Startups, Artificial Intelligence

Lark Health shows impact of its diabetes prevention program on older patients

Among the 360 participants over the age of 50 in the study, the company was able to drive an average of 4.3 percent body weight loss, which works out to an average of 4.4 kgs.

Older patients are often considered a hard market to reach when it comes to adopting new technology to manage their health, but they are arguably one of the most important demographics to address when it comes to controlling healthcare costs.

New research from AI-based chronic disease management startup Lark Health is trying to buck the commonly held belief that seniors fail to engage with digital tools.

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The Mountain View-based company released initial results from a retrospective study on the ability of its Diabetes Prevention Program (DPP) to effectively engage older adults.

Among the 360 participants over the age of 50 in the study, the company was able to drive an average of 4.3 percent body weight loss, which works out to an average of 4.4 kgs. The average age of the group was 58.

Diabetes has much higher prevalence in older adults, with more than a quarter of Americans over the age of 65 afflicted with the condition.

Lark positions its AI-based text messaging program – which provides guidance on nutrition, physical fitness, stress management and sleep habits – as a way to bridge the gap between the large swath of patients who could benefit from DPPs and the small number actually enrolled. The company has raised more than $35 million since its founding in 2011.

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A Deep-dive Into Specialty Pharma

A specialty drug is a class of prescription medications used to treat complex, chronic or rare medical conditions. Although this classification was originally intended to define the treatment of rare, also termed “orphan” diseases, affecting fewer than 200,000 people in the US, more recently, specialty drugs have emerged as the cornerstone of treatment for chronic and complex diseases such as cancer, autoimmune conditions, diabetes, hepatitis C, and HIV/AIDS.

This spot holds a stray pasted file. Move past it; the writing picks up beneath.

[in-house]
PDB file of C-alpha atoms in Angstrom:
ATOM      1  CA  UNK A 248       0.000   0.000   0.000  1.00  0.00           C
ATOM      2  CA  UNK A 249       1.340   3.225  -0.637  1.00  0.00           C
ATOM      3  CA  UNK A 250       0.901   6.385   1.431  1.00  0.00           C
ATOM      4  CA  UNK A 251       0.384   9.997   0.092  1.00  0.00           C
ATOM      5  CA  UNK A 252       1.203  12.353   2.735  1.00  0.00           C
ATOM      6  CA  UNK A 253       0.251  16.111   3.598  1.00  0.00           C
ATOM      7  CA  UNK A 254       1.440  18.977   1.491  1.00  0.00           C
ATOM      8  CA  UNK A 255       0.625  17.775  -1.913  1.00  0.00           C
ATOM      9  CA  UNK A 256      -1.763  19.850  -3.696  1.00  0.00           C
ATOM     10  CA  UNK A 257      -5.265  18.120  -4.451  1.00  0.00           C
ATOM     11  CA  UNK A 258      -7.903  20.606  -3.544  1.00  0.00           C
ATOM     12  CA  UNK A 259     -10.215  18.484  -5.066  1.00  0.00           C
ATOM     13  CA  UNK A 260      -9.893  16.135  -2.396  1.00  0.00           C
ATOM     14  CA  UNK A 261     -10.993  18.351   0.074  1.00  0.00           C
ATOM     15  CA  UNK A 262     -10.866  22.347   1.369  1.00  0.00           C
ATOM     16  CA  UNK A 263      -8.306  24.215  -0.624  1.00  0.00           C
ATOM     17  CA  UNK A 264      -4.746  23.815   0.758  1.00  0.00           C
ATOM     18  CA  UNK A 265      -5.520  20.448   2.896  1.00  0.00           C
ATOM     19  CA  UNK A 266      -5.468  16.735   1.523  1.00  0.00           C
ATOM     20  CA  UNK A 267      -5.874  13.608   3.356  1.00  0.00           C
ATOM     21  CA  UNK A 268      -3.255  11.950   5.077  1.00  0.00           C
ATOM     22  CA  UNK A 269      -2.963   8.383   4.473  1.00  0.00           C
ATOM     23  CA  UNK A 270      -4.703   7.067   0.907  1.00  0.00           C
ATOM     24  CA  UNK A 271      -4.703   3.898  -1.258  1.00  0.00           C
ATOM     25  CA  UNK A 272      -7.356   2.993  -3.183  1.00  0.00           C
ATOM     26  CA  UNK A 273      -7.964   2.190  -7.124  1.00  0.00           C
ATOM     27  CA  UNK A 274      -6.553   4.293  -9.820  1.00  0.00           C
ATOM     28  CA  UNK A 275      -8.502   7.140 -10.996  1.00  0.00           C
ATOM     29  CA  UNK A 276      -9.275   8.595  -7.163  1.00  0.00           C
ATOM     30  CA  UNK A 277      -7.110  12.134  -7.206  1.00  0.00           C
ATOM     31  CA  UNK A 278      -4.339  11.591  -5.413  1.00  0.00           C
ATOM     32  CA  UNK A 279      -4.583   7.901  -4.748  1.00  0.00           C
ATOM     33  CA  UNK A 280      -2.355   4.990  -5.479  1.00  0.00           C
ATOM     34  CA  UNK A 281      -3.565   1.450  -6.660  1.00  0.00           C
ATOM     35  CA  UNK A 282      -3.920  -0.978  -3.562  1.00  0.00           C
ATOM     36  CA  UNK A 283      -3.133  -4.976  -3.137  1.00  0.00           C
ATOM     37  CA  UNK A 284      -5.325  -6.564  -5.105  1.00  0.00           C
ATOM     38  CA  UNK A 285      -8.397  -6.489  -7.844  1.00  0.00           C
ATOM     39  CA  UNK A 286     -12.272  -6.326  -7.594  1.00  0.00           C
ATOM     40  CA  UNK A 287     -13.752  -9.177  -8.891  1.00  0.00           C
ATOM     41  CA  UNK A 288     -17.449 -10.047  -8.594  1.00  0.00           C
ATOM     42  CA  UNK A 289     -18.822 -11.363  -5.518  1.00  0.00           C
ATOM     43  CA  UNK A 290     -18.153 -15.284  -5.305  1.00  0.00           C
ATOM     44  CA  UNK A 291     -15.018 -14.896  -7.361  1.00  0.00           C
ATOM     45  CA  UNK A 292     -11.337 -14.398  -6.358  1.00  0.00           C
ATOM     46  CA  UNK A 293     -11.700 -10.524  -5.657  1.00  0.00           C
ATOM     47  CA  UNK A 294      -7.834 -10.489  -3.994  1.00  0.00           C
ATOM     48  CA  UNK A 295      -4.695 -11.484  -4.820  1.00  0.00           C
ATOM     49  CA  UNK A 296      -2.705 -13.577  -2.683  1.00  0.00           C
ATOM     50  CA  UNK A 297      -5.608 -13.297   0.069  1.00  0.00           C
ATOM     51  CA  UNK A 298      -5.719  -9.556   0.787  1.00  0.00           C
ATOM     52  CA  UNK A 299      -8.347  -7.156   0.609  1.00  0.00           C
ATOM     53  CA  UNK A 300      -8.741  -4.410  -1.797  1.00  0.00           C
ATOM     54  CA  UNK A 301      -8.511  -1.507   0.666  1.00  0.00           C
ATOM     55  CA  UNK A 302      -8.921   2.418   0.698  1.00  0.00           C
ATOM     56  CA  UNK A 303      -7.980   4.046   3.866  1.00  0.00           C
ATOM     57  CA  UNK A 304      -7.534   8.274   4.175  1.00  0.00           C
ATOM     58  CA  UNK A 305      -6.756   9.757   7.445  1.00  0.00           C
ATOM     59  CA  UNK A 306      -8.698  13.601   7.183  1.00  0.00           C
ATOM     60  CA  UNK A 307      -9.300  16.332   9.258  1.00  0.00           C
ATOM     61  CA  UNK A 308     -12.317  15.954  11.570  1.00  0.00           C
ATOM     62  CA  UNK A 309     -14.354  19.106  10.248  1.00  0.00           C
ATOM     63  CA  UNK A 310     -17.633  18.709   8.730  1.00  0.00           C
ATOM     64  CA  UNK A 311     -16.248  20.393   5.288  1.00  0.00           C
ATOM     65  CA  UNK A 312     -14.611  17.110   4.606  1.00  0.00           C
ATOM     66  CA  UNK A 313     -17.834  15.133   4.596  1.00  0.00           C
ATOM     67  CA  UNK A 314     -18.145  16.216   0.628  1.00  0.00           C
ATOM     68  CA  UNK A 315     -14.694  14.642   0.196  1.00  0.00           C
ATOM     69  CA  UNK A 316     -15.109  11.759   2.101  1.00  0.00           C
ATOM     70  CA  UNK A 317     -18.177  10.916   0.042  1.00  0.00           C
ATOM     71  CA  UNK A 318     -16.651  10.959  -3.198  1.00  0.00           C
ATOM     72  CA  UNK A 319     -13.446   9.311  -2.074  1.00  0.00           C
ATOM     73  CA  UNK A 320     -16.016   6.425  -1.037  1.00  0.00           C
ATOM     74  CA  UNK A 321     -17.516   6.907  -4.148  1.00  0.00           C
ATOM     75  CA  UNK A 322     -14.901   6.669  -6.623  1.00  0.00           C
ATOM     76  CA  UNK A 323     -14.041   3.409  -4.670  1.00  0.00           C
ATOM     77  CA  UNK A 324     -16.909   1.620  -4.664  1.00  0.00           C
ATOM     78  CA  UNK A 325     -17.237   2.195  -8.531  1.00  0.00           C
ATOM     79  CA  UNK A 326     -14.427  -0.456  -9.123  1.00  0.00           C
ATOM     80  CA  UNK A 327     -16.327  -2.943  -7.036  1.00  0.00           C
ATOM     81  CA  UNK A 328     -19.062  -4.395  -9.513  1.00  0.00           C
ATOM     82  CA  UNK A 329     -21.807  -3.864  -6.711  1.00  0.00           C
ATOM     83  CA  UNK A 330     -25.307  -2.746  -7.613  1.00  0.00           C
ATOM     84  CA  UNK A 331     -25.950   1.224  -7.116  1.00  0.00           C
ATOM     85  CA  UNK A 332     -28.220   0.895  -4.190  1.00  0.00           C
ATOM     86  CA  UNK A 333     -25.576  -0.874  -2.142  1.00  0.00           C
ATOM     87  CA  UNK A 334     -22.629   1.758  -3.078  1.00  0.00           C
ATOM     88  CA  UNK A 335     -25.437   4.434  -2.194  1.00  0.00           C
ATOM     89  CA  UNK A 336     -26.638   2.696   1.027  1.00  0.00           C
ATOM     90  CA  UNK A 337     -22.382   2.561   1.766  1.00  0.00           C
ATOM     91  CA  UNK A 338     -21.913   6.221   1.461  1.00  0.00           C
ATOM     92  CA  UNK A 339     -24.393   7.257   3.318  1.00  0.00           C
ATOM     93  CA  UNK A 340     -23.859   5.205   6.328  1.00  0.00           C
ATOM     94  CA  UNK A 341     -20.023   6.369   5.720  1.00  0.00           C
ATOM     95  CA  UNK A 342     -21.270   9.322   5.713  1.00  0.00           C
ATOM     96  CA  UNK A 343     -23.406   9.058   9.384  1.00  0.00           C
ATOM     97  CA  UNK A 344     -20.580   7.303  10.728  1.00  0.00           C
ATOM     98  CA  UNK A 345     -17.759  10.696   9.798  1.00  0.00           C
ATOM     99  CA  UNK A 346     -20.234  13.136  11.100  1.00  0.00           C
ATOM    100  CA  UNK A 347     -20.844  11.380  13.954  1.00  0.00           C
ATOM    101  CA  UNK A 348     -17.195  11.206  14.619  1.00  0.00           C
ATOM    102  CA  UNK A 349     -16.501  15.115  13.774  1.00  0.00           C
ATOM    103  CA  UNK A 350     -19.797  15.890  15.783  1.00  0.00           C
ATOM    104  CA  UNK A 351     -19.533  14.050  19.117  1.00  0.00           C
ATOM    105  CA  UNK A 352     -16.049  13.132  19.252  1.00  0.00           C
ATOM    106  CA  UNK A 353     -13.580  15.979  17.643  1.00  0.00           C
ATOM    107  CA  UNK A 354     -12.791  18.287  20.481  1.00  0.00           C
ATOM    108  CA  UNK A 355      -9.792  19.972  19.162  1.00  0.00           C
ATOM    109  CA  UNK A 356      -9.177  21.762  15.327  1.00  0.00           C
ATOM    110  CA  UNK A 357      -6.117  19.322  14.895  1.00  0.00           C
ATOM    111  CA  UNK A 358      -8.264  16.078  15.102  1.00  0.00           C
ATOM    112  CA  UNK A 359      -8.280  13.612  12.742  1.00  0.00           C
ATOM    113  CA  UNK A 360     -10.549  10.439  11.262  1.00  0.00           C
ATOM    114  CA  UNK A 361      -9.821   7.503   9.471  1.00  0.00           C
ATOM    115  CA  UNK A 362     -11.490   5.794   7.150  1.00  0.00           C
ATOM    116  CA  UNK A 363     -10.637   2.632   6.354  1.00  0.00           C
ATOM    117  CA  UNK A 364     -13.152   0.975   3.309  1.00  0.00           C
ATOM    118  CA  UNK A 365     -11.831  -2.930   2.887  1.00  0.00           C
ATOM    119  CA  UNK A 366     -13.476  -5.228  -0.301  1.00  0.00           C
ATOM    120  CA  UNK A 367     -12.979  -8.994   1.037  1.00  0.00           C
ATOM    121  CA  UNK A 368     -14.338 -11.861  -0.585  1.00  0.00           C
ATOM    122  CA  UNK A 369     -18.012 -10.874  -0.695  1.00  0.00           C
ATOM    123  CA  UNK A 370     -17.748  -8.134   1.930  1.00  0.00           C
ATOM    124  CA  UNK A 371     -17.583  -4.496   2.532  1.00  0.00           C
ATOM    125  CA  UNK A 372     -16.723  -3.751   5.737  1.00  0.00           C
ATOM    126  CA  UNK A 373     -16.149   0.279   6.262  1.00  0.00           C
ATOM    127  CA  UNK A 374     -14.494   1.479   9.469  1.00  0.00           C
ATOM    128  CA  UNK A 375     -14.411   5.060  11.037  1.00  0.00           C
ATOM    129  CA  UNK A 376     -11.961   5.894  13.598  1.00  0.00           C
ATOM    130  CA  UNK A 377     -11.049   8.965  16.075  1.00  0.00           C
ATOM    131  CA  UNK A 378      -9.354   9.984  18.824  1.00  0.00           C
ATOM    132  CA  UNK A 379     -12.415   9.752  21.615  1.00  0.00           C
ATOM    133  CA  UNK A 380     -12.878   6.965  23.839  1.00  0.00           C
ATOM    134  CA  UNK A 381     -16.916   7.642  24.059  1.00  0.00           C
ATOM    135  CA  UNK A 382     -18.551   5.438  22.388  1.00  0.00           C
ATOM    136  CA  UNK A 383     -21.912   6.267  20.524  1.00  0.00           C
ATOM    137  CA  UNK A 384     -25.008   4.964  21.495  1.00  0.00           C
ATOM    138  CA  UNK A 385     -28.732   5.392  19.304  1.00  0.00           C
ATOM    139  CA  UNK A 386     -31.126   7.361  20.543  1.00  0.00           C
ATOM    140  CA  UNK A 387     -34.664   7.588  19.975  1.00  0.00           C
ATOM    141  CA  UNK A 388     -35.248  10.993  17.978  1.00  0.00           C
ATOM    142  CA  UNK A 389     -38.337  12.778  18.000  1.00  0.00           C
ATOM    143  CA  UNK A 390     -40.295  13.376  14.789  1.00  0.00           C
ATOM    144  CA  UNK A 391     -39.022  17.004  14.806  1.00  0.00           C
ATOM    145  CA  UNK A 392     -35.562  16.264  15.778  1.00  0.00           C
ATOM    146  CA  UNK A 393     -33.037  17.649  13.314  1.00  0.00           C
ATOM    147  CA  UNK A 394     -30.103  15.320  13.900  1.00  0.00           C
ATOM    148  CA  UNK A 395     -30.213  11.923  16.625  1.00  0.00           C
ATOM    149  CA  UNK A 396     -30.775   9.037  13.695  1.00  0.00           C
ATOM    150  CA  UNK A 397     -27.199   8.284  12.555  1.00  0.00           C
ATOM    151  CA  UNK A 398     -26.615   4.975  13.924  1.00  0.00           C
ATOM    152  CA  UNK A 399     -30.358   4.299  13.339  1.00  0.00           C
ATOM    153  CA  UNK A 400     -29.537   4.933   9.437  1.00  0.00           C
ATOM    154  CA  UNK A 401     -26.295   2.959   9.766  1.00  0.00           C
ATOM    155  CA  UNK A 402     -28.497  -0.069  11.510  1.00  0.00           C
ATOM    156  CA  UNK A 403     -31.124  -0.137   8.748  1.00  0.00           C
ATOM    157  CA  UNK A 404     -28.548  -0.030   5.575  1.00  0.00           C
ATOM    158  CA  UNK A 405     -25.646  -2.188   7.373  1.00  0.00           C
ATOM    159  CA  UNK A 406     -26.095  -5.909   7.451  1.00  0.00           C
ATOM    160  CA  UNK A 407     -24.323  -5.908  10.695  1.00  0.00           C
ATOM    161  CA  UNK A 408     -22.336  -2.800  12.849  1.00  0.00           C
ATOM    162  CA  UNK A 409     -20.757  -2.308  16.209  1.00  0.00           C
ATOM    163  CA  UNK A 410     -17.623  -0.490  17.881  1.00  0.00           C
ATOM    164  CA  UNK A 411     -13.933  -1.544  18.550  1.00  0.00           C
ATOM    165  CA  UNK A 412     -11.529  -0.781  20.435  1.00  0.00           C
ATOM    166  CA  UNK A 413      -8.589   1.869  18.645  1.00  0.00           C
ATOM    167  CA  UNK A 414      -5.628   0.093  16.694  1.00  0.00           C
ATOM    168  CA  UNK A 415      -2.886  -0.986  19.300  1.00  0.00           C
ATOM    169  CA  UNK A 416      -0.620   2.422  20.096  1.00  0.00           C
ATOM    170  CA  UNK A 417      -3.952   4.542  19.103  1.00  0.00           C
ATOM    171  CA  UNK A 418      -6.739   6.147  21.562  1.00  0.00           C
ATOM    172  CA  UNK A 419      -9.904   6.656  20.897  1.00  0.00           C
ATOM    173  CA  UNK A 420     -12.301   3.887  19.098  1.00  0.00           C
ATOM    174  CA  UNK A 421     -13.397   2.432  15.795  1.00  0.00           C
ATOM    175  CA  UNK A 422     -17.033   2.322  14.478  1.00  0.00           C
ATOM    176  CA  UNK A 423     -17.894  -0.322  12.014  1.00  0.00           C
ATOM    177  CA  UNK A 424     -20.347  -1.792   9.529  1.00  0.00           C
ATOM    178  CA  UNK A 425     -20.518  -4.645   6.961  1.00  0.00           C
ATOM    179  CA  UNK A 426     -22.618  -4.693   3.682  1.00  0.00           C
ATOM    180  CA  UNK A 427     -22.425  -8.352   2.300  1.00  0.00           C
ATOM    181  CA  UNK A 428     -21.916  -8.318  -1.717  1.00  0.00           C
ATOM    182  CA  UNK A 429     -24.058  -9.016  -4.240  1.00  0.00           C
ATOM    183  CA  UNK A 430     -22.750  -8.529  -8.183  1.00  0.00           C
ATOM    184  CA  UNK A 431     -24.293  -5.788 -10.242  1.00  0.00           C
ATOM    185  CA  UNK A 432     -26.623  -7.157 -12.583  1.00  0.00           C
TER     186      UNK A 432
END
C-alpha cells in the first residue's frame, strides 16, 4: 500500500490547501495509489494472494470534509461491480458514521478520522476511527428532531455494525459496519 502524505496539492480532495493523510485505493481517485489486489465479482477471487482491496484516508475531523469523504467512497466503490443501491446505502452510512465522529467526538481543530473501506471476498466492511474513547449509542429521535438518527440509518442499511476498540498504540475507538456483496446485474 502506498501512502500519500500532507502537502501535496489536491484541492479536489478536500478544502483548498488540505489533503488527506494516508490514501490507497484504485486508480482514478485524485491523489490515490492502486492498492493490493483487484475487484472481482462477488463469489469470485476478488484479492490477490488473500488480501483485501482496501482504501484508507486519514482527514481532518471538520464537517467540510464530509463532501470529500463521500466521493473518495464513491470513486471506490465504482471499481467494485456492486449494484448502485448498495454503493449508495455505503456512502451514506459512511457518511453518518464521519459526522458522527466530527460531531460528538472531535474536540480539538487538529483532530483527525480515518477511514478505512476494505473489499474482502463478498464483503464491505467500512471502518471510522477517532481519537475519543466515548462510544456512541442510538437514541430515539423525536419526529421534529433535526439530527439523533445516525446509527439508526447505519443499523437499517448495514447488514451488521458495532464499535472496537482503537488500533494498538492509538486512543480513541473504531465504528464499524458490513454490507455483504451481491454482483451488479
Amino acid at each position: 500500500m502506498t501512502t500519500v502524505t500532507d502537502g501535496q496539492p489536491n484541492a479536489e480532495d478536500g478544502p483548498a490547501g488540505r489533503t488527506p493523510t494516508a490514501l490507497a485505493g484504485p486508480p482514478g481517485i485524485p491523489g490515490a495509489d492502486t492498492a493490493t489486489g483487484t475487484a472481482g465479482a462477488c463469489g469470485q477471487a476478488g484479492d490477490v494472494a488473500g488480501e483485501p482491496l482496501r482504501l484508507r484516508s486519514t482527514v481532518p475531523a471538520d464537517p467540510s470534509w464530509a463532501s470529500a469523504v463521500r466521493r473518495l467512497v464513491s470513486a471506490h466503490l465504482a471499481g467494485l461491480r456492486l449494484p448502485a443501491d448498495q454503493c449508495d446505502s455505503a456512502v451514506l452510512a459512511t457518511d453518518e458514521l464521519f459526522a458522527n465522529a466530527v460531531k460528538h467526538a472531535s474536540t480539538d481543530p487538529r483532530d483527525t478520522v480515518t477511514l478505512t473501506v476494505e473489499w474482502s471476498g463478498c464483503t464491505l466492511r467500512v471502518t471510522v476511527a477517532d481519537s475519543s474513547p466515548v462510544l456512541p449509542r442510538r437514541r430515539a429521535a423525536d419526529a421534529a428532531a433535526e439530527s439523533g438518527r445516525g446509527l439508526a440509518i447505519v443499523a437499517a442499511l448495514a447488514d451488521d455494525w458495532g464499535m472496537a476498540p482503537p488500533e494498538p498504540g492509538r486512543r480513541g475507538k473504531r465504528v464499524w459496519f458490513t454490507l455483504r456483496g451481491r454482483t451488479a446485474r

Outside of its diabetes prevention program, the company also helps patients manage diagnosed chronic conditions like hypertension and diabetes. The company said more than 2 million people have used the Lark platform.

“The research is really exciting for me because it shows this demographic is perfectly capable of using text messaging, and anecdotally we’ve seen seniors actually being even more engaged with the platform than the younger population,” Lark CEO Julia Hu said.

She highlighted feedback the company has received about how the conversational approach of Lark has given some older adults a social outlet that can be directly tied to improving their health.

Earlier this year, the company’s diabetes prevention program received Full Recognition status from the CDC, which is the highest level of recognition from the agency.

Hu said the CDC decision has helped to unlock Lark’s entrance into Medicare Advantage and pointed to company’s research showing Lark’s effectiveness among an older population as another potential driver in the government payer market.

“There is a real problem right now because there are several studies that show Medicare reimbursements are barely covering the cost of care, but you’ve got this population that really needs help,” Hu said. “Our product allows for true scalability and access and because as an AI solution, we can pass along our tech savings to our partners.”

Traditional Medicare has been less receptive to coverage of digital therapeutics, but Hu is hopeful that creating a stronger clinical evidence base will lead to better coverage and reimbursement decisions from the program.

Ultimately, Hu said Lark’s goal is not to replace existing clinicians but broaden access to services in a way that allows them to practice at the top of their license.

“There’s millions of American chronic disease patients and there’s just not enough doctors and nurses and caretakers around to take care of them,” Hu said. “Our goal is to handle the day-to-day management and at critical triage points we elevate to the nurses so they get to treat the patients at times of real clinical need.”

Picture: PeopleImages, Getty Images